The House Finance Committee unveiled its first draft of an ambitious new budget on Wednesday, but the chairman warned that a decline in tax collections may force changes.

The House Finance Committee unveiled a proposed two-year, $36.7 billion state budget Wednesday that earmarks $1.3 billion to cope with deferred maintenance in government facilities and natural resource protection across the state over the next few years.

The House financial plan also assumes lawmakers will approve bills that provide tax relief for lower-income families, including changes in income tax brackets, a more generous state earned income tax credit, and an increase in the food excise tax credit, said House Finance Committee Chairman Kyle Yamashita.

The state is expected to have a sizable budget surplus of more than $2 billion at the end of this fiscal year, but the state Council on Revenues on Tuesday reduced its projections for state tax collections in the years ahead.

That slowing of tax collections already has state lawmakers on the alert, with Yamashita announcing the lower tax collection estimates will mean lawmakers have $1.2 billion less to work with over the next two fiscal years than they had expected.

Lawmakers will have $1.2 billion less to work with over the next two years now that the state Council on Revenues has reduced its estimates of state tax collections in the years ahead. (Anthony Quintano/Civil Beat/2018)

State Budget Director Luis Salaveria told the committee the new and reduced tax collection estimates will reduce the projected state general fund cash surplus at the end of this fiscal year on June 30 from $2.4 billion down to $2.1 billion.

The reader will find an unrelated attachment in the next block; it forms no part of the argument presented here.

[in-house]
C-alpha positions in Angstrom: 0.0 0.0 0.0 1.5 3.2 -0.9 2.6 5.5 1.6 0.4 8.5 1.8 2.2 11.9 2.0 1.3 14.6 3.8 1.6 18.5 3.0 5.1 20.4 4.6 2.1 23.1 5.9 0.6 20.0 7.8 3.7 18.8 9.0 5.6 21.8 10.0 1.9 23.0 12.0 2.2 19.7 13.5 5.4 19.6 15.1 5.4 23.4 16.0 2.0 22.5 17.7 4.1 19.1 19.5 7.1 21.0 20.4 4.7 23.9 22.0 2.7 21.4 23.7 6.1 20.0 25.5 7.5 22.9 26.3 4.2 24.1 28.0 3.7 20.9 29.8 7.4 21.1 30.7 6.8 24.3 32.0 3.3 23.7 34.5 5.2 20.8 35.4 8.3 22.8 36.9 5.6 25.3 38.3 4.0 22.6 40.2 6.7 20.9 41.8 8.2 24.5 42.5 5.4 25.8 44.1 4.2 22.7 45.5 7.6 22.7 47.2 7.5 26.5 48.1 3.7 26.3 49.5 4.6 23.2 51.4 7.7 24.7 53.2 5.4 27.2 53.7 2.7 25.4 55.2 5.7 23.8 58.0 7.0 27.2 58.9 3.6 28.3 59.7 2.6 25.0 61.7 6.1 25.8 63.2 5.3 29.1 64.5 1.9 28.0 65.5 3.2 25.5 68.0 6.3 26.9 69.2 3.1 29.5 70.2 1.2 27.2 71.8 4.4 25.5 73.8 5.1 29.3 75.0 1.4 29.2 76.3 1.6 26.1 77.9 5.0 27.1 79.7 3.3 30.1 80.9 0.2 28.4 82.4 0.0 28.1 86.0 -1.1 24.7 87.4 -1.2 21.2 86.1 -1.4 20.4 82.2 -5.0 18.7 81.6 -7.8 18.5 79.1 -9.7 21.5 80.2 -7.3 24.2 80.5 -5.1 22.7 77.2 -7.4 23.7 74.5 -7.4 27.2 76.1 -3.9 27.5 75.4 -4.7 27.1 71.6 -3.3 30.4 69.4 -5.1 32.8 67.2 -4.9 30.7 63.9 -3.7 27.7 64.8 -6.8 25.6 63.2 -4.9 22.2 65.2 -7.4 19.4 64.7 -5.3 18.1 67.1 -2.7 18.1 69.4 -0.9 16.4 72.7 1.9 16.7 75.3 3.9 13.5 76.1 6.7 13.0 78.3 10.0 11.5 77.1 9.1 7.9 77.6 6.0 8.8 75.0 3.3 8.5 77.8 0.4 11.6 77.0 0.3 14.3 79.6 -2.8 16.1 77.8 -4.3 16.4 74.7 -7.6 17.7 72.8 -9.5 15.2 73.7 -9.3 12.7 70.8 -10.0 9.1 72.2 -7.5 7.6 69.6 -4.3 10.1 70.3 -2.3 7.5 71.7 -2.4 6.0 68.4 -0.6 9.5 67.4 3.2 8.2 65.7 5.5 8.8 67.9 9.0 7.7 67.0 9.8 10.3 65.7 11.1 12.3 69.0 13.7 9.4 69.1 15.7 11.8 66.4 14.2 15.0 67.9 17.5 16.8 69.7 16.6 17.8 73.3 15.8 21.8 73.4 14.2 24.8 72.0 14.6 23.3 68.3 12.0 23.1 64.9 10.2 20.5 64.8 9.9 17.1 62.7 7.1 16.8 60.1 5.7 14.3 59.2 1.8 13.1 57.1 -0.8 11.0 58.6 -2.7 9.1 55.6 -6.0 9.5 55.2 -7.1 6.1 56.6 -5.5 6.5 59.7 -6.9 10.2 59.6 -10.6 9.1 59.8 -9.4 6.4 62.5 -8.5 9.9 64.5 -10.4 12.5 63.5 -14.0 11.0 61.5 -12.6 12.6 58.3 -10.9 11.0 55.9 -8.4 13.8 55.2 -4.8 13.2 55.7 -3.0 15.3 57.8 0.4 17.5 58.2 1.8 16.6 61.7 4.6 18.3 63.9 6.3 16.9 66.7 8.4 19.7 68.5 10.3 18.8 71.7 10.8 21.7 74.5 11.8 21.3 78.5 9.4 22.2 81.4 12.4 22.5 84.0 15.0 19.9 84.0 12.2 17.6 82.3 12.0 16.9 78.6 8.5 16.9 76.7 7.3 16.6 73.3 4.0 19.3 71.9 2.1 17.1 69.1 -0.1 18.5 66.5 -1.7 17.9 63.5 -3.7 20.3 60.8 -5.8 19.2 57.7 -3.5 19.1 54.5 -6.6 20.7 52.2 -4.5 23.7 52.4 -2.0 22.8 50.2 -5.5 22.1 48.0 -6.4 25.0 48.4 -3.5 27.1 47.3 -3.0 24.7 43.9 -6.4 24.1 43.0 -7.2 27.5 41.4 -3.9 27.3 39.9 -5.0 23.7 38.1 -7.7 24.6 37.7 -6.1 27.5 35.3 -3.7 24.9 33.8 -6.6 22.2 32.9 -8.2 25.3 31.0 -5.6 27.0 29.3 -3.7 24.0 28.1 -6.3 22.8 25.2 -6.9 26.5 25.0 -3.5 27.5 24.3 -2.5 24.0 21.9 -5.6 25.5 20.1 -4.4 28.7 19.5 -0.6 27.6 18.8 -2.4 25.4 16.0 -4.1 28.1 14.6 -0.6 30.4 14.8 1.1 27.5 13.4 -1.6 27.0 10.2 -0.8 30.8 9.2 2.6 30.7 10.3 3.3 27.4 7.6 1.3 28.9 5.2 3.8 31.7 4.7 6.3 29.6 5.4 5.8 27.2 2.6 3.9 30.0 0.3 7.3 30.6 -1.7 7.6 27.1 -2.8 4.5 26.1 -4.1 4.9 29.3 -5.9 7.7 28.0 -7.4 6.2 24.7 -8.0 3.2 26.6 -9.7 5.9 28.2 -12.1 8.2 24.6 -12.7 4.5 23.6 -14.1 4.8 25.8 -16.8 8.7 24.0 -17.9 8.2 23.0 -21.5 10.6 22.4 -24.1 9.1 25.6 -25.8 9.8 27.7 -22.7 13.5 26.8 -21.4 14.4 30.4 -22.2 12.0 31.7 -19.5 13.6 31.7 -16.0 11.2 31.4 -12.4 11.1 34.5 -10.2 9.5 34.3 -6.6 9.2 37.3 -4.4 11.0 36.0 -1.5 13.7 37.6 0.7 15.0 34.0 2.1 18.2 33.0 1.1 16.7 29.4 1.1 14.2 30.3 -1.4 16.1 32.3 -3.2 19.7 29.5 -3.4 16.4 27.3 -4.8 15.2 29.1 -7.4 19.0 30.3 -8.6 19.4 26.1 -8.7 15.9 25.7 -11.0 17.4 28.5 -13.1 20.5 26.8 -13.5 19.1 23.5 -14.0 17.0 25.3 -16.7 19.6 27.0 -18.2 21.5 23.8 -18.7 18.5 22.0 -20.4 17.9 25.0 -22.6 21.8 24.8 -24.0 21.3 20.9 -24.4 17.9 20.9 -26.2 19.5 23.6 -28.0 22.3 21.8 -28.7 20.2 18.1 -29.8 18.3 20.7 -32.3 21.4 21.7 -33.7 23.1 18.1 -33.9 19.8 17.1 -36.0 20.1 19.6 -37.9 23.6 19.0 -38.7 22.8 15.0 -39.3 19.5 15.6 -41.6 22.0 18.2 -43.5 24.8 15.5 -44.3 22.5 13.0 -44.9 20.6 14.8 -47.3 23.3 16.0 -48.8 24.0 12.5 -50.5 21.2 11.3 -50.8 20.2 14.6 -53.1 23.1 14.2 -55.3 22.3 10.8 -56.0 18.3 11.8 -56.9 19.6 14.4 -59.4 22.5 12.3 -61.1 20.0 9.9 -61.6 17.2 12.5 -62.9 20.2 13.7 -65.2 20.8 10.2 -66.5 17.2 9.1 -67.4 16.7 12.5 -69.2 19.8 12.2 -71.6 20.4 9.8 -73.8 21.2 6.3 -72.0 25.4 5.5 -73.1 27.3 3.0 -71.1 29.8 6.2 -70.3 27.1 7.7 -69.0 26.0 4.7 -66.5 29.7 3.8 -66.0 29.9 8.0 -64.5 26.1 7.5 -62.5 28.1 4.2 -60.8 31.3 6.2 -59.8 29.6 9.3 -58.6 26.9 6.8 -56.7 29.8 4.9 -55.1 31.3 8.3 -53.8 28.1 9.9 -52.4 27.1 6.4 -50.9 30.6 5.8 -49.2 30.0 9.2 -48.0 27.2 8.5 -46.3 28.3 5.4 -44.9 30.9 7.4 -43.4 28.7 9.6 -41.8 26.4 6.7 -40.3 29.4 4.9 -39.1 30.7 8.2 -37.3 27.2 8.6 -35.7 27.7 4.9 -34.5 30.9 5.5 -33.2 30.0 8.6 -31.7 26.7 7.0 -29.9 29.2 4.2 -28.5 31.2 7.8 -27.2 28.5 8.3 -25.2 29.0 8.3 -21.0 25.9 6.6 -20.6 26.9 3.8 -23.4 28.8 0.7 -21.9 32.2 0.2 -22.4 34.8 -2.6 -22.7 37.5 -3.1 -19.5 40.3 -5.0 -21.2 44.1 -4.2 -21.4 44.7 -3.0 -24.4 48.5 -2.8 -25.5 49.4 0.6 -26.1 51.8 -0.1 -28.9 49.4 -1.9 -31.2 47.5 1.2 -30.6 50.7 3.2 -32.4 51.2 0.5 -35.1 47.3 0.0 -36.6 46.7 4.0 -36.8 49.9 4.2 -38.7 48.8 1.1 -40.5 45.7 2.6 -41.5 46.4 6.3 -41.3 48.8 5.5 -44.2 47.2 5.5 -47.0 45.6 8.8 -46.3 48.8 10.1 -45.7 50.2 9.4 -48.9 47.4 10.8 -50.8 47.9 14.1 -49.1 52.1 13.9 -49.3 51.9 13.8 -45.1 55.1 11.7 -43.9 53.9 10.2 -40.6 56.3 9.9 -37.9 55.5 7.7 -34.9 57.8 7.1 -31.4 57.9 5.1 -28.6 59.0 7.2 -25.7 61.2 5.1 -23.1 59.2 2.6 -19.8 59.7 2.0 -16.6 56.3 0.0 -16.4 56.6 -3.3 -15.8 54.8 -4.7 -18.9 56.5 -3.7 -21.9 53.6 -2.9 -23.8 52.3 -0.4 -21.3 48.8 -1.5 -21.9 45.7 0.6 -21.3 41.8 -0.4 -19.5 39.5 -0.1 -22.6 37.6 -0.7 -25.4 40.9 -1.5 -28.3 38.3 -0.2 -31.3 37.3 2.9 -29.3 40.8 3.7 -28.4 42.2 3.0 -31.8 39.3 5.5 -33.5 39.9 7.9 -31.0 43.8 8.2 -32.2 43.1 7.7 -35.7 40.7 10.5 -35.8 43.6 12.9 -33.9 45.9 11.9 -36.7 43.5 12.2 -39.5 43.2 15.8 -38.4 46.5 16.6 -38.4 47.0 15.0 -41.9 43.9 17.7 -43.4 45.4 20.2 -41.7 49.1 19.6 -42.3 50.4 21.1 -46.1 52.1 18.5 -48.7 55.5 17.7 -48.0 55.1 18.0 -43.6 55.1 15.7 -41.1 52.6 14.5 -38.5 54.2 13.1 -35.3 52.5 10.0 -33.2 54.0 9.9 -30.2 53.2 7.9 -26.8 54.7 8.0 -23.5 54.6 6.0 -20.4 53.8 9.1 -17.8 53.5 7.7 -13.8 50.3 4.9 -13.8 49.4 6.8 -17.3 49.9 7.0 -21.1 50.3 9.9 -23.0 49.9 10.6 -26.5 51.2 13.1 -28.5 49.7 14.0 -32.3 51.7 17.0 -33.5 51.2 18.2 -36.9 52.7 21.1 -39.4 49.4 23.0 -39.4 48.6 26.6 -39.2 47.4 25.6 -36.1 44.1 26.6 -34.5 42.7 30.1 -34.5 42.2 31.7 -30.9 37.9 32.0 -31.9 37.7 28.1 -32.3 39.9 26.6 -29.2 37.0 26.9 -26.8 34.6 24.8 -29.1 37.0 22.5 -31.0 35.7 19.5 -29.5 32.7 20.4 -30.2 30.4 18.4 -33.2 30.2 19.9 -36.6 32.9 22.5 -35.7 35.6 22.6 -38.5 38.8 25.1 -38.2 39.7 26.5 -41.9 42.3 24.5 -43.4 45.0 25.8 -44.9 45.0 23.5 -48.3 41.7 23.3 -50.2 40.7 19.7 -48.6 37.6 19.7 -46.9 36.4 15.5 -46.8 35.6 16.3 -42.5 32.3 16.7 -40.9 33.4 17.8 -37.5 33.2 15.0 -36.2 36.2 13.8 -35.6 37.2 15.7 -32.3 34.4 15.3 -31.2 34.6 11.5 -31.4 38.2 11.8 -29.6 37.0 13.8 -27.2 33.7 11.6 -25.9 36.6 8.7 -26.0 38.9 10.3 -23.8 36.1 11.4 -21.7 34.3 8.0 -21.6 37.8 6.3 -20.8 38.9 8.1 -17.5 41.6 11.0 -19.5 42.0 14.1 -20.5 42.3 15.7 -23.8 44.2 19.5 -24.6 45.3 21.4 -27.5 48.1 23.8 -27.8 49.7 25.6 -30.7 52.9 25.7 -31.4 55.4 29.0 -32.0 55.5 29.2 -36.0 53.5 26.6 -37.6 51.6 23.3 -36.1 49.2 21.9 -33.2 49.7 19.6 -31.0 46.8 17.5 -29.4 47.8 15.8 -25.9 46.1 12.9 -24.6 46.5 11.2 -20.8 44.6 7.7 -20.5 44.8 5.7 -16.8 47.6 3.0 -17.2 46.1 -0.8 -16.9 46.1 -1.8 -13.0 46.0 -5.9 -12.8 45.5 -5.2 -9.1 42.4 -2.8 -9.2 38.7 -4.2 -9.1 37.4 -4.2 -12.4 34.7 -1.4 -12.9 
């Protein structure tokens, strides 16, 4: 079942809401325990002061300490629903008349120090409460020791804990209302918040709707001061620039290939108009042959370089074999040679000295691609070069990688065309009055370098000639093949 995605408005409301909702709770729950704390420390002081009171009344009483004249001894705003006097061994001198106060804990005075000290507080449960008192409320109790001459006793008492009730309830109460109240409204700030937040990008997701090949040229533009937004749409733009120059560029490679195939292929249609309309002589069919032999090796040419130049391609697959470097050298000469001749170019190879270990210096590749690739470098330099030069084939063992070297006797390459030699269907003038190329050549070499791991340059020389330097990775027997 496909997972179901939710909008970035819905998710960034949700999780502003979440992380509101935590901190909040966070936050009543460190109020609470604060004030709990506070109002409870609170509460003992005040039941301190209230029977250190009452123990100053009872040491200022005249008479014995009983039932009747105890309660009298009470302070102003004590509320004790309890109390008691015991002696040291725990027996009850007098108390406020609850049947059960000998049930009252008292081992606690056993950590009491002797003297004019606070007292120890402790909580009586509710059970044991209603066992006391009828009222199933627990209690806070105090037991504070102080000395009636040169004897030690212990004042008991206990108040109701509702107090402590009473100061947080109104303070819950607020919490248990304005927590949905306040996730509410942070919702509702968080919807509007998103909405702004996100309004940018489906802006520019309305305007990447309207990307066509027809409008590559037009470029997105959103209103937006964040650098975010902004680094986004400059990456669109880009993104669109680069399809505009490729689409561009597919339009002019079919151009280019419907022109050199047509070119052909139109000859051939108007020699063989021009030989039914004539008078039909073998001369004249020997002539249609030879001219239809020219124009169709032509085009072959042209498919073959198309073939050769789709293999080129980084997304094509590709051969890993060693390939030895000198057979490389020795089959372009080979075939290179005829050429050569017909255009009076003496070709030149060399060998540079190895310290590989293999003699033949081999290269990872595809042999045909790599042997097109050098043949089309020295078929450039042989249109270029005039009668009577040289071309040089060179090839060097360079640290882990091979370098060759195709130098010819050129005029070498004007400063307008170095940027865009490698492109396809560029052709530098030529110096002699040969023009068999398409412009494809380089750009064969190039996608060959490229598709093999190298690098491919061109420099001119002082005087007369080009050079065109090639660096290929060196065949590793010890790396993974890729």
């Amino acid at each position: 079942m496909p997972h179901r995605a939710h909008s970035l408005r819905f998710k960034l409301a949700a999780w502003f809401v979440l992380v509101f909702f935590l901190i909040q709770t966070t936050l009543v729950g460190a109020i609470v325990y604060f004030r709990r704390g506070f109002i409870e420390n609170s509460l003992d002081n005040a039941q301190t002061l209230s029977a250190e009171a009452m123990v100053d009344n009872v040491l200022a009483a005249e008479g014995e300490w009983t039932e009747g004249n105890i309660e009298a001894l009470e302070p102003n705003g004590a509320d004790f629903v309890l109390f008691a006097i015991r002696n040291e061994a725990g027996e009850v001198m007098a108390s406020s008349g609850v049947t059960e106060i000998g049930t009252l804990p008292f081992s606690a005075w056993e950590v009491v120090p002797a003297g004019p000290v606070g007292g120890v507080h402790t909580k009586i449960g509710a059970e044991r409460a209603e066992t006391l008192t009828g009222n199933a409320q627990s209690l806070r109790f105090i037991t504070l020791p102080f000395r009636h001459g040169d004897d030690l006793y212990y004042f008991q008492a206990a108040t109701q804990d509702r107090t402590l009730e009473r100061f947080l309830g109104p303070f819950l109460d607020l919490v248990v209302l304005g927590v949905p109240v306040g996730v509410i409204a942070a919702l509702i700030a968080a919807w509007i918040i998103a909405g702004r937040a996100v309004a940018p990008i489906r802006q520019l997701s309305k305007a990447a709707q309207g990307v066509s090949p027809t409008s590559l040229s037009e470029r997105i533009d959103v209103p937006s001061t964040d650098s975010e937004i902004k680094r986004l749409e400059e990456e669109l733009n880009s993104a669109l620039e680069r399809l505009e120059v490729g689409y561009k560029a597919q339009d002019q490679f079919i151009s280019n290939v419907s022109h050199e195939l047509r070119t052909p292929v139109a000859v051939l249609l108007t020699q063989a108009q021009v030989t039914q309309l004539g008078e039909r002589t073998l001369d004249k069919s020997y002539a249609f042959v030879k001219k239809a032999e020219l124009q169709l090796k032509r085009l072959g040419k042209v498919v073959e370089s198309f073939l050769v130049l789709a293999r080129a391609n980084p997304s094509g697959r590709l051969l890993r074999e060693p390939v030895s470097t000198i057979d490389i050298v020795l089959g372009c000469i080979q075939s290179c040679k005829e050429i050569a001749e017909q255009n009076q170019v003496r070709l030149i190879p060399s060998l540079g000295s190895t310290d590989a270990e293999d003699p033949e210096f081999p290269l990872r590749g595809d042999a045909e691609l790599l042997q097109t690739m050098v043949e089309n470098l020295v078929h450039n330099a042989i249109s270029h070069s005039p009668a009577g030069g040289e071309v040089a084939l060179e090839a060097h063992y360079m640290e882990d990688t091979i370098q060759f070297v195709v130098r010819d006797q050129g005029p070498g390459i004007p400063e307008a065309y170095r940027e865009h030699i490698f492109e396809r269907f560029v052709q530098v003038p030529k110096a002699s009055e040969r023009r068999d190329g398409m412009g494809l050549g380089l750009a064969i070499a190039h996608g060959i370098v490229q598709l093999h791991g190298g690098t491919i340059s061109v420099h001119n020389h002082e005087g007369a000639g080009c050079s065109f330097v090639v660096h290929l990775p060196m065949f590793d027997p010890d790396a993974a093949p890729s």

The new estimates also drop the projected year-end cash balance for the fiscal year that ends June 30, 2024 from $1.7 billion to $1.3 billion. And the projected year-end cash balance for the fiscal year that ends June 30, 2025 then drops from $2.1 billion to $1.7 billion because of the reduced tax collection projections, he said.

Those are still healthy year-end surpluses by Hawaii standards, but the numbers are trending in the wrong direction. It also means the state has less cash available than the Green administration expected when it submitted a bundle of proposed budget amendments last month.

Yamashita said the governor’s packet of budget amendments only reached the Finance Committee in mid-February, which didn’t give lawmakers and staff enough time to properly analyze them. Those proposals were therefore not included in the House draft the committee presented Wednesday, he said.

He said a major theme in the proposed new House budget is to embrace one-time spending initiatives that will not increase costs to the state in future years. One example is the spending on deferred maintenance.

The proposed administration budget submitted to lawmakers in December listed more than $1.28 billion worth of deferred maintenance of state facilities, and Yamashita said the House budget would whittle that down.